2 Answers 2

The most resource efficient way I can come up with to power a horizontal line of droppers is this

enter image description here

with the redstone line on the left being connected to a clock. This works because the repeaters strongly power the dropper they are pointing into causing the droppers to the left and right to be indirectly powered.

The vertical line of droppers is powered as described in this Youtube video, with a comparator being used to send a (inverted by a redstone torch) signal to a vertical stack of redstone torches powering repeaters pointing into every 2nd vertical dropper.

--

With regards to the specific situation you are in the most resource efficient way to get the mobs from the exit of the spawner to the 'home' area would be to bring them up high enough using a mob elevator (a 1x1 tube filled with alternating water blocks and signs will cause the mobs to swim themselves up to the top) to a point where they can be dropped down the required number of blocks.

The only pitfall with this type of system is ensuring that the mobs fall a consistent distance everytime. All that is required to do this is to ensure that the water stream at the top of the elevator is set up like this

XXXXXXXXXX
X        X
X~~~~~S  X
XSXXXXX  X

(where ~ = water and S is a sign)

So that mobs get pushed into the drop shaft by other mobs pushing against them instead of directly by a water stream.

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Considering a repeater requires 3 redstone to build, that's still the same 3 redstone per block of distance but with more wood and some smooth stone added (although a little more sparse). The vertical transport in the linked video is completely pointlessly complex - a simple tower 1x1 tower of alternating blocks and torches on them running along the tower of droppers is perfectly sufficient, unless you need to power it up from above and not below. –  SF. Jun 12 '13 at 11:29
    
Actually the repeaters only contribute 1 redstone per block of distance, since you only use 1 every 3 blocks. Total redstone usage for the horizontal cicruitry is approx. 2d - (2 + (d / 15)) + 3 * (d / 15). I personally ignore renewable resources in these kind of calculations. –  Steven Cunningham Jun 12 '13 at 11:44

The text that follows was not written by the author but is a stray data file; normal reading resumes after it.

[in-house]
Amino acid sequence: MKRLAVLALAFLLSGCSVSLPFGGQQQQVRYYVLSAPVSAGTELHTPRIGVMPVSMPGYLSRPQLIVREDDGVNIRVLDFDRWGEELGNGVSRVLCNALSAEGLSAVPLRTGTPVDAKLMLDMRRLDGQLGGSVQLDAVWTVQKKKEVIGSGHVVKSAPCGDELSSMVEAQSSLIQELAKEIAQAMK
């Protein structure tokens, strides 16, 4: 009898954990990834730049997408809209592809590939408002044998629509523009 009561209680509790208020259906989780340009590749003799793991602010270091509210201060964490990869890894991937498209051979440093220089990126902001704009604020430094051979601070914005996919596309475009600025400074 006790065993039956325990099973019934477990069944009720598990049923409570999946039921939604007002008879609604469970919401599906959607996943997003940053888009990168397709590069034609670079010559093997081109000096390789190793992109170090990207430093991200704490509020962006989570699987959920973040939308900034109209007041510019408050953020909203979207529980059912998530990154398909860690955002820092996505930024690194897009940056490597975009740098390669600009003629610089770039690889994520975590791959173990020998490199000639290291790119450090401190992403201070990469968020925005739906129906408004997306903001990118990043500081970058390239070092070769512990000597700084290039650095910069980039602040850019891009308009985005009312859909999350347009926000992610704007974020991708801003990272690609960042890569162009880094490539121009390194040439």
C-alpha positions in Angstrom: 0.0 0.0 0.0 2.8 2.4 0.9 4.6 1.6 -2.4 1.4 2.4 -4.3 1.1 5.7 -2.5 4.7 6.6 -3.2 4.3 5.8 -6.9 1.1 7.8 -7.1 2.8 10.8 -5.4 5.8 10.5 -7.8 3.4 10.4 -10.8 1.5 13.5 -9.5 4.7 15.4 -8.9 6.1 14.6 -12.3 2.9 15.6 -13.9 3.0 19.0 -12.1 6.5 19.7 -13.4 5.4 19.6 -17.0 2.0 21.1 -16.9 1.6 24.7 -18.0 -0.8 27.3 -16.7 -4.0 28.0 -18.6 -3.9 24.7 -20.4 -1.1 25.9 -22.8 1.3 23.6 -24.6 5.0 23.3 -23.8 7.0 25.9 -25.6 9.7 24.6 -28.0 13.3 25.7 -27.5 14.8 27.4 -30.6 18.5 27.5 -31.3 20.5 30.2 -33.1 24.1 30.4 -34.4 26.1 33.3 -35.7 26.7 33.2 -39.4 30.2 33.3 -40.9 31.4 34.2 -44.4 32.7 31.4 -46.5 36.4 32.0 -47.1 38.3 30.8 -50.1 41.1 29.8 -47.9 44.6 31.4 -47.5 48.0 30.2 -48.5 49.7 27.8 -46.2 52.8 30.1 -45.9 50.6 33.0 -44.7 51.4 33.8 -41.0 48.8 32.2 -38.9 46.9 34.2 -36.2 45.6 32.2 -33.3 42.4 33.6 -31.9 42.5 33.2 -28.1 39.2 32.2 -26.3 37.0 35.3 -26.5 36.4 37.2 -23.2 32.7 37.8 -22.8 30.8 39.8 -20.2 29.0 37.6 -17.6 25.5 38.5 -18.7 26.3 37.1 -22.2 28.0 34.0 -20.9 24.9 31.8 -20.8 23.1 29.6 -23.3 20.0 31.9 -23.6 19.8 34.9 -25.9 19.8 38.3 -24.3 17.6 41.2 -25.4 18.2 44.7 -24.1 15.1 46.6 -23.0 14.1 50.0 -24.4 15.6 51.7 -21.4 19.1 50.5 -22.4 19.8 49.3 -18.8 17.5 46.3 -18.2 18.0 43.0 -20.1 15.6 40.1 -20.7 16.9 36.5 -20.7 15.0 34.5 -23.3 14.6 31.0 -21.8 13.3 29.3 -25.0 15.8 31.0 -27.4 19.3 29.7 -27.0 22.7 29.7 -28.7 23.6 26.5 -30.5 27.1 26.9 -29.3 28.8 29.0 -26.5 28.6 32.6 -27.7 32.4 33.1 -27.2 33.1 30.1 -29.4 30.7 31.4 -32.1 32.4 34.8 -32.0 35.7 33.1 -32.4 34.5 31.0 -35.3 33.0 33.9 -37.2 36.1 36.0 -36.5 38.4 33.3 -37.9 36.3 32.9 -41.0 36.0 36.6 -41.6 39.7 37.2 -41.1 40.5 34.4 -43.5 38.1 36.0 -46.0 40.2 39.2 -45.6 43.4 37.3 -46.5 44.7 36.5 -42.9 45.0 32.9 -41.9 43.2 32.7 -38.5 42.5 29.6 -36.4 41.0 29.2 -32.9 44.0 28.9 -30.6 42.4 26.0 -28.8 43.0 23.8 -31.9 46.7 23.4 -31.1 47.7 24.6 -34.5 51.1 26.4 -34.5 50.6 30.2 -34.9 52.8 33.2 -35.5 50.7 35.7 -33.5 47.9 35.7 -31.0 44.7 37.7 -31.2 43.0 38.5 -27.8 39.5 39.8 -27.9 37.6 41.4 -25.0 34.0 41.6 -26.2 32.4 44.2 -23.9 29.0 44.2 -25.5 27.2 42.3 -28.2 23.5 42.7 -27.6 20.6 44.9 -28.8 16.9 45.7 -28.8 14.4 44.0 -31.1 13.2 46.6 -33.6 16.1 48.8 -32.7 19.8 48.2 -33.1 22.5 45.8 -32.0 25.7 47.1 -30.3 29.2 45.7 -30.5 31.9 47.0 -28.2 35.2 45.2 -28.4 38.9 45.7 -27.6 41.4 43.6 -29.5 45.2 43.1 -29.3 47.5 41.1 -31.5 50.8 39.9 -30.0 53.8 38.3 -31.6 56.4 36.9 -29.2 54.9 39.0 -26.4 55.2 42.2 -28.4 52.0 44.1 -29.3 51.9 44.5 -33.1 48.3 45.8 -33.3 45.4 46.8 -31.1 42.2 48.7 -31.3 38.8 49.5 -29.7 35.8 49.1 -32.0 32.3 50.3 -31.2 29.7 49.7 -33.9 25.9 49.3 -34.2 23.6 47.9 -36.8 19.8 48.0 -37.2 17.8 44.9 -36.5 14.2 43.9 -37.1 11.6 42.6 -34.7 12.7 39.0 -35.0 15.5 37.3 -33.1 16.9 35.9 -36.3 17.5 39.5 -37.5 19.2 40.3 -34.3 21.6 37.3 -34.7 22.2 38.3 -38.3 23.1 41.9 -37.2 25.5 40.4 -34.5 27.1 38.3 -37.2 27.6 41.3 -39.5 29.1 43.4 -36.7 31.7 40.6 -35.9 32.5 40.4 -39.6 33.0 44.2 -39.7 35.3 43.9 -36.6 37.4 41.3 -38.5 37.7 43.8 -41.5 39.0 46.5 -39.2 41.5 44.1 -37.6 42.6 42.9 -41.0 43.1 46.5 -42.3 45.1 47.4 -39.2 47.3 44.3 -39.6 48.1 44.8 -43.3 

1 redstone for dropper itself, 1 redstone for track circuit, 1/3 of 3 redstones for repeater. Wood and stone isn't a problem, and "renewable" is a very impractical standard to go by (dirt is not renewable while gold is....) - more about difficulty to obtain given resource. Redstone requires quite a bit of mining or spelunking. –  SF. Jun 12 '13 at 12:06
    
Ah, I was interpreting the question as 'given I've got a horizontal row of droppers what's the cheapest way of powering them' and treating the cost of the droppers as not relevant to the cost of the circuit to power them. –  Steven Cunningham Jun 12 '13 at 12:17
    
You can count it in or out, it doesn't change the comparison as long as you compare apples to apples. . My solution takes 2 for droppers, 1 for torch and 3 for redstone wires per 2 blocks, so 3/block counting dropper in, 2 not counting it in. Still, omitting the "lead wire" would be badly advised (e.g. there is none in the vertical transport so omitting the droppers you have 0.5 redstone per block in transfer up.) –  SF. Jun 12 '13 at 12:44

I have found a series of hoppers to be the best way to transport materials long distances horizontally or down. Zero redstone required, lots of iron & wood but with an Iron Golem farm and decent tree farm that's not an issue.

I use either droppers or minecarts&chests for "up" transport depending upon the situation. But, it looks like you have that part solved nicely.

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1  
Damn you! Damn you! There goes my weekend. Off to build a golem farm. –  SF. Jun 12 '13 at 16:49
    
Sorry... DocM's tutorial youtube.com/watch?v=xE04Ui90sQY is easy to follow. Change it, so that they lava kills them, and drops ingots into a hopper/chest and you're done. It only takes a couple of hours to build (assuming you hvae the materials on hand). Hopefully you have more time than that in your weekend for Minecraft! –  John Jun 12 '13 at 16:52